“We are glad to see this high confidence among Tier 2 and Tier 3 consumers. Their huge spending potential could be vital for China to realize its transformation from investment-driven to consumption driven economy,” said Dodd.
The Tier 2 and Tier 3 cities (defined by Nielsen) include a total of 113 million households from 252 cities, and their combined household income is estimated to be 5 trillion yuan in total. And for 2013, these two tiers contributed nearly half (44%) of the total FMCG sales, 6 percentage points up compared with 2012.
Fifty-eight percent of newly opened stores across China are found in Tier 2 and Tier 3 cities, while more than half of the Tier 2 (62%) and Tier 3 (56%) consumers claimed they shopped online over the past three months.
Based on a few key indexes for consumption, including local GDP growth, population size, urban consumer disposable income, the retail sales value and the trade development indexii, Nielsen chose a few cities with huge growth potential as examples of the so-called “Emerging Tier 1 Cities” in the future. These included cities such as Chongqing municipality known for its huge population size; the capital city of Shaanxi Province in West China, and Tier 3 city Suzhou in eastern China whose urban disposable income is already closer to that of Shanghai.
“For these cities, it doesn’t mean they have to take the lead in all these five indexes to become Emerging Tier 1 cities. But with an overall combination of these five indexes, we believe with the deeper penetration of traditional and emerging channels, as well as the e-commerce channels to reach consumers of different kinds there, plus the continued growth of the local economy and further increases in urban disposable income, these cities will become the powerhouse of China’s future economy,” Dodd said.
An Increasing Focus on Health
Income (69%) continued to be the top concern for rural consumers. But attention to health has been climbing significantly for city consumers.
When you take out Tier 1 cities, health matters most to all other city consumers, especially to Tier 2 and Tier 3 cities by winning 37 percent of respondents’ votes each, more than 10 percentage points higher than their concern for income. In Tier 1 cities, health is virtually tied with income (26% vs. 27%) as the top concerns.
Health and wellness categories and sub-categories maintained robust growth in 2013. After becoming the No. 2 juice flavor in 2012, “pear juice” saw a high year-on-year growth of 28 percent in 2013. Similar trends can be found in the dairy market where the western health concept has been more and more accepted by Chinese consumers. In 2013, skim milk led the liquid milk market with a year-onyear growth of 72 percent, followed by low-fat milk (14%) and full-cream milk (11%).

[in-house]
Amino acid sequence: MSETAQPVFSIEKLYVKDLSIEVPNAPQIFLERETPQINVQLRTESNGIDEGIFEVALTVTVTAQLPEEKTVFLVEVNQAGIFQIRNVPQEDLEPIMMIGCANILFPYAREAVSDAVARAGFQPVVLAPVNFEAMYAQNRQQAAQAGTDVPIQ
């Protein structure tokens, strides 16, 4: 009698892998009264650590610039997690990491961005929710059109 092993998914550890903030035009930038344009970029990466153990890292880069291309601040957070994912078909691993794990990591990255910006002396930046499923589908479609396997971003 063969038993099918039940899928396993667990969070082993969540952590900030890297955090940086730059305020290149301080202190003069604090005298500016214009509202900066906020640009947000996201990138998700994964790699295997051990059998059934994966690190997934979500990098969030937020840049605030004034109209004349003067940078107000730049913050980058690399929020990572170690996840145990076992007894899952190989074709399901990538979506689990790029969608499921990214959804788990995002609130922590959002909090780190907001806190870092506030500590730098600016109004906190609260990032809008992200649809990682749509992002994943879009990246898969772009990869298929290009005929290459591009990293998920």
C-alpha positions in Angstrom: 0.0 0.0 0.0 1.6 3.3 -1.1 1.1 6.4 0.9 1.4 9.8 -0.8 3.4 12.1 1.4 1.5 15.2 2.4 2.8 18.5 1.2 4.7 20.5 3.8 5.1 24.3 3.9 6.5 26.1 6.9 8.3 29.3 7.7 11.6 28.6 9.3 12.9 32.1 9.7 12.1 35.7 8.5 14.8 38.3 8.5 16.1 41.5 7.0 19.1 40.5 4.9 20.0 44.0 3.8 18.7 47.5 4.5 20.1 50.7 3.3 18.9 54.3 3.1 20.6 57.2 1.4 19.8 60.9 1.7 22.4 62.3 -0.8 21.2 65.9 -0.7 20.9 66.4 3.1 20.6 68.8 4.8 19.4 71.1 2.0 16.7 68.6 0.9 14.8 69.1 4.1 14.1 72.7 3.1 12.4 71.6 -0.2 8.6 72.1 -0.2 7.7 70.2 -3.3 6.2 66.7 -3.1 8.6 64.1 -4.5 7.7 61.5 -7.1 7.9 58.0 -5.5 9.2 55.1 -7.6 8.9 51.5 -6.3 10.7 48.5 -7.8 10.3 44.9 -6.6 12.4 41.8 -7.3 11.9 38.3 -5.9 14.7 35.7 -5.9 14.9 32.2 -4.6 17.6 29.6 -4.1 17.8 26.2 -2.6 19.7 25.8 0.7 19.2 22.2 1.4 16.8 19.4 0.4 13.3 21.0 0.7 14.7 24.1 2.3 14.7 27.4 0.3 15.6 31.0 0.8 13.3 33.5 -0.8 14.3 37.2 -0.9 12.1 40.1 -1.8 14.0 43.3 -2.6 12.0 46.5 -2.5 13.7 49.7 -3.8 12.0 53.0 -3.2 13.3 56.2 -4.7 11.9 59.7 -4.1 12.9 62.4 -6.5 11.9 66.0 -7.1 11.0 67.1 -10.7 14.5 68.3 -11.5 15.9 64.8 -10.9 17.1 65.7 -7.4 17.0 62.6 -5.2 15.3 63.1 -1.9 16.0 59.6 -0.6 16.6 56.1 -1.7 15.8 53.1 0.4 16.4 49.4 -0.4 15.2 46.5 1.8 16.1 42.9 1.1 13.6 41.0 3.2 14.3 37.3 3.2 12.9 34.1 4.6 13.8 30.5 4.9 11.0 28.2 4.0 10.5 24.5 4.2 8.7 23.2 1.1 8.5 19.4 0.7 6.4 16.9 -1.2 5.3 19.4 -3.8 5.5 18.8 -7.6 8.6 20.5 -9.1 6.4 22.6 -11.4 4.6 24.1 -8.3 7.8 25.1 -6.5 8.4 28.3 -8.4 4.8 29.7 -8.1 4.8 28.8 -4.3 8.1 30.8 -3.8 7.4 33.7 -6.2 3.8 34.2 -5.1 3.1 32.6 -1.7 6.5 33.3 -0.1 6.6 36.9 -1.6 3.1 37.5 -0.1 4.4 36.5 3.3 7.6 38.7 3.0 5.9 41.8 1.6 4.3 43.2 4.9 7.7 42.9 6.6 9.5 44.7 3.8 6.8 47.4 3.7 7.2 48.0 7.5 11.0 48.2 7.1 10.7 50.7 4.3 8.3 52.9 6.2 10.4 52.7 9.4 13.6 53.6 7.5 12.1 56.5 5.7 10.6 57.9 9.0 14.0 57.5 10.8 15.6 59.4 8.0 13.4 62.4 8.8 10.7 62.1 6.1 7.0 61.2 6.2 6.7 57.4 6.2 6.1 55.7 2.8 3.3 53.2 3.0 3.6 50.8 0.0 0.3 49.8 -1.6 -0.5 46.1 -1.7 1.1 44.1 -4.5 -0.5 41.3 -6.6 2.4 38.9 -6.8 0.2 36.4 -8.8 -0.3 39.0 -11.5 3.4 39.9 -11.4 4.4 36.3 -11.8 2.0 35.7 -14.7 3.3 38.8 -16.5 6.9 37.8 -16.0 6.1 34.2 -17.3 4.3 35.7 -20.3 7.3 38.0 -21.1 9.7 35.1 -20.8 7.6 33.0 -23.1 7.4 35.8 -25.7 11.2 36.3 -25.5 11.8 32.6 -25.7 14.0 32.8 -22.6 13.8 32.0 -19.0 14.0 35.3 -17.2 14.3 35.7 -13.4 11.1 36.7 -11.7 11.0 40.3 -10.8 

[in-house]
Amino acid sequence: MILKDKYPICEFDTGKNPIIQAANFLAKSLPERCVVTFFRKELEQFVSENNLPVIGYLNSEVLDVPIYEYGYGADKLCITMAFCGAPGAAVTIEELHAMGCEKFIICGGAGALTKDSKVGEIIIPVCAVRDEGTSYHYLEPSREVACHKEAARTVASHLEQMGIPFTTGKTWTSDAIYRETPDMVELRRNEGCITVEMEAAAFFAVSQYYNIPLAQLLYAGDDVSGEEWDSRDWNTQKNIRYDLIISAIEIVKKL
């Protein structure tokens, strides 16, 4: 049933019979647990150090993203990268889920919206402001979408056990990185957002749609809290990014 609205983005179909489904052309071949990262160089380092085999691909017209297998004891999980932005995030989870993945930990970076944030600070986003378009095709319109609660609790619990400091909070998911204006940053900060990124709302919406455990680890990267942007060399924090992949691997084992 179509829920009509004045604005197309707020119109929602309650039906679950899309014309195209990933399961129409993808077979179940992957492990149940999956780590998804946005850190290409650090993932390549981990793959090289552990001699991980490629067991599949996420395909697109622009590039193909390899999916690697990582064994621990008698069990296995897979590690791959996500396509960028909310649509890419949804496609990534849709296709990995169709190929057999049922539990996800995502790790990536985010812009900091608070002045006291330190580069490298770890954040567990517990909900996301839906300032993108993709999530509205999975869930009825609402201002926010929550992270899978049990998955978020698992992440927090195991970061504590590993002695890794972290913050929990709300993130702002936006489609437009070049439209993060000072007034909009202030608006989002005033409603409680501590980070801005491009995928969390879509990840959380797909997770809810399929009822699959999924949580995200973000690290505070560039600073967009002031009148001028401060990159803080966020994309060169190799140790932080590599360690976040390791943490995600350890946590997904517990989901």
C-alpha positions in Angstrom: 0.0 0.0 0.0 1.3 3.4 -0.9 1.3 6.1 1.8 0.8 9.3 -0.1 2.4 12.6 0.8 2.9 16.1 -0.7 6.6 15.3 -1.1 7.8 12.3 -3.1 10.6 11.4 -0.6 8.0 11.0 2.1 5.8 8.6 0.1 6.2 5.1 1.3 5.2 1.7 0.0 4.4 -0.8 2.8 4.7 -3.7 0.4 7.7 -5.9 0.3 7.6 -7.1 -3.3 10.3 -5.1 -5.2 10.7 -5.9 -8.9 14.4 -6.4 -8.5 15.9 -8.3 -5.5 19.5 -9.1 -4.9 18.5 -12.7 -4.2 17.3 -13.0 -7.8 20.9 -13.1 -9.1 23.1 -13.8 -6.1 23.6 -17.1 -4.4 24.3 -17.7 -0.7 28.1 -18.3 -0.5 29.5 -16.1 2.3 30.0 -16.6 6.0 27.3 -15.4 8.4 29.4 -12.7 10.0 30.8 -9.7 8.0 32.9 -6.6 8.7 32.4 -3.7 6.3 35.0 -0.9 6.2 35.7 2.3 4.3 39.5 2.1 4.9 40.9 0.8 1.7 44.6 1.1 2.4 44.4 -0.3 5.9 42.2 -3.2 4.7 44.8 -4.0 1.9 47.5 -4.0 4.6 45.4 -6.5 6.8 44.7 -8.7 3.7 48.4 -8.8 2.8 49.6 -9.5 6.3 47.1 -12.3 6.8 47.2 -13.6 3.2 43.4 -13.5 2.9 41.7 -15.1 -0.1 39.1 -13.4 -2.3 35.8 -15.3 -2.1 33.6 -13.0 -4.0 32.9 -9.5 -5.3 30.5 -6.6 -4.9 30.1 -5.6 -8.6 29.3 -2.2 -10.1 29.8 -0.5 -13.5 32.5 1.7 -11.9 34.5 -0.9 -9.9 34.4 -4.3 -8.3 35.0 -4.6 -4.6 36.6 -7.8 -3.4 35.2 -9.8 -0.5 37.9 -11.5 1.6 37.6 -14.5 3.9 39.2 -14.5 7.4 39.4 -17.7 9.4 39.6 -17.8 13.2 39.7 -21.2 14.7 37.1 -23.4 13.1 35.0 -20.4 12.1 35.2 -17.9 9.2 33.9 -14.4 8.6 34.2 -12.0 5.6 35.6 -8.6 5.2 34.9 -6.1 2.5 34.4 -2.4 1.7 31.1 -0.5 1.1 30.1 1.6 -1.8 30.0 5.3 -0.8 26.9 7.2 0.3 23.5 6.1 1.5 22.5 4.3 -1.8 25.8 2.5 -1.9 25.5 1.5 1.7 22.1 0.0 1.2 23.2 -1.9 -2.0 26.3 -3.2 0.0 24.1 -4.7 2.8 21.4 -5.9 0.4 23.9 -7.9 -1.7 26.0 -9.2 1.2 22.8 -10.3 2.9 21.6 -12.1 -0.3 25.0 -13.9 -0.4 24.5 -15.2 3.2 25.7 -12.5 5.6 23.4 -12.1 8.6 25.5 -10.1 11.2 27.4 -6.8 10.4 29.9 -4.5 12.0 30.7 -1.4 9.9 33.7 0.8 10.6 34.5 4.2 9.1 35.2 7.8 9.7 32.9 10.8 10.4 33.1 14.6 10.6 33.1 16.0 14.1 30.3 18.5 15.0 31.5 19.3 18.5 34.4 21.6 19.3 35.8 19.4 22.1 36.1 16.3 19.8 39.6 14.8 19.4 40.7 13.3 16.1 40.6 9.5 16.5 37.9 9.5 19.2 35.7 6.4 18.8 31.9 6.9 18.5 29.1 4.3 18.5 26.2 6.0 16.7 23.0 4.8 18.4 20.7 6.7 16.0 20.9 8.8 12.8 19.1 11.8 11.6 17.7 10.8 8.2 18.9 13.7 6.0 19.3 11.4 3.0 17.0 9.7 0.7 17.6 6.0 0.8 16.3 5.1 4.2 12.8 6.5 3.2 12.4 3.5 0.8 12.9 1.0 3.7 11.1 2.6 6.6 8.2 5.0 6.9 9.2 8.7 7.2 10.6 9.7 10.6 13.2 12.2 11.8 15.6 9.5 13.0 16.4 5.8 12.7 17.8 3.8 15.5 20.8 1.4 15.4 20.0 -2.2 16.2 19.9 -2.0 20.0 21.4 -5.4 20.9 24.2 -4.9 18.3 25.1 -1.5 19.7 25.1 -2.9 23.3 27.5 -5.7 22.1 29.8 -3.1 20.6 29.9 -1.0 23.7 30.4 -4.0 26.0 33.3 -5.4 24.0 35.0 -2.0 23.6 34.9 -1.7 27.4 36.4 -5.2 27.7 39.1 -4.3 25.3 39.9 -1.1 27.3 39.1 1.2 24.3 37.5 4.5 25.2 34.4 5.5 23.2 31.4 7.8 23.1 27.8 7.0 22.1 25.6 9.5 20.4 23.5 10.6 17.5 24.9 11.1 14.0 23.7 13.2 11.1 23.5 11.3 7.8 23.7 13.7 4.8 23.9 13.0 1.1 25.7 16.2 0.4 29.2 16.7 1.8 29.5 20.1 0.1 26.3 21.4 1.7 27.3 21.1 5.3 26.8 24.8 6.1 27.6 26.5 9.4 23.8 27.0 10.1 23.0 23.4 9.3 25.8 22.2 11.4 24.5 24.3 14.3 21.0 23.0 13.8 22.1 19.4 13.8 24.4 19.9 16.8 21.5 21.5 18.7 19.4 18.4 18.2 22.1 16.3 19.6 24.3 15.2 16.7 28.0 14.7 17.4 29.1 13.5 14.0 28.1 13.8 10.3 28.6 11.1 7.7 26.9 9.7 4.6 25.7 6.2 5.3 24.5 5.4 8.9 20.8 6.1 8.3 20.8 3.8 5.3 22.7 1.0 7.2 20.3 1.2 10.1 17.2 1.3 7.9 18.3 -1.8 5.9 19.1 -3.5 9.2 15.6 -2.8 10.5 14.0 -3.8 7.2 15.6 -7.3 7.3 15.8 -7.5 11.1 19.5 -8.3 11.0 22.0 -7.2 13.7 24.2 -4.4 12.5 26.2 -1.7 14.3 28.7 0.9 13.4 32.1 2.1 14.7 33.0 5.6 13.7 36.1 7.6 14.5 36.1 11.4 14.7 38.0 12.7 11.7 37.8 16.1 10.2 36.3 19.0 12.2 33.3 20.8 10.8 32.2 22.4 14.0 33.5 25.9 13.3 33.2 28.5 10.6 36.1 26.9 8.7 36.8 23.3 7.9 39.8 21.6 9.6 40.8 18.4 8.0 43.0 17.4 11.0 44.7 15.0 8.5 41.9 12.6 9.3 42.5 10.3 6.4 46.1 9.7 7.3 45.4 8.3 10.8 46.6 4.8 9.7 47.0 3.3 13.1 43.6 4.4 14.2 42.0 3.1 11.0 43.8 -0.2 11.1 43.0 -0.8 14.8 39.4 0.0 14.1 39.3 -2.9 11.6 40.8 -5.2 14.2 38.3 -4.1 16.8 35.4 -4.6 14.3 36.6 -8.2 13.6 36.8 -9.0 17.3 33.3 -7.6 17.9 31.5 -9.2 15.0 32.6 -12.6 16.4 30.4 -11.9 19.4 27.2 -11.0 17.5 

“In this regard, a deeper understanding of the Chinese consumers’ health pursuits and their very segmented and specialized needs will be very important for manufacturers and retailers to recognize the unmet demand in the market – and thus generate more growth opportunities,” Dodd said.
About the Nielsen Global Survey
The Nielsen Global Survey of Consumer Confidence and Spending Intentions, established in 2005, measures consumer confidence, major concerns, and spending intentions. Consumer confidence levels above and below a baseline of 100 indicate degrees of optimism and pessimism. The survey was conducted Nov. 11-29, 2013, and polled more than 30,000 online consumers in 60 countries throughout Asia-Pacific, Europe, Latin America, the Middle East, Africa and North America. The sample has quotas based on age and sex for each country based on their Internet users, is weighted to be representative of Internet consumers and has a maximum margin of error of ±0.6%. This Nielsen survey is based on the behavior of respondents with online access only. Internet penetration rates vary by country. Nielsen uses a minimum reporting standard of 60-percent Internet penetration or 10M online population for survey inclusion. The China Consumer Confidence Index is the biggest of its kind and is compiled from a separate mixed methodology survey among 3,500 respondents in China covering all tier cities and rural markets. The Nielsen Global Survey, which includes the Global Consumer Confidence Index, was established in 2005.
Nielsen Holdings N.V. (NYSE: NLSN) is a global information and measurement company with leading market positions in marketing and consumer information, television and other media measurement, online intelligence and mobile measurement. Nielsen has a presence in approximately 100 countries, with headquarters in New York, USA, and Diemen, the Netherlands. For more information, visit www.nielsen.com.
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i “Spending intention” here means perception about whether it’s a good time to buy. “Spending Intention” does not have a numerical value attached. The numerical values are related to the different categories, like out-‐of-‐home entertainment, new clothes, etc.
ii Trade Development Index shows the individual city’s level of development in trade. 1 means the average of more than 2000 cities across China.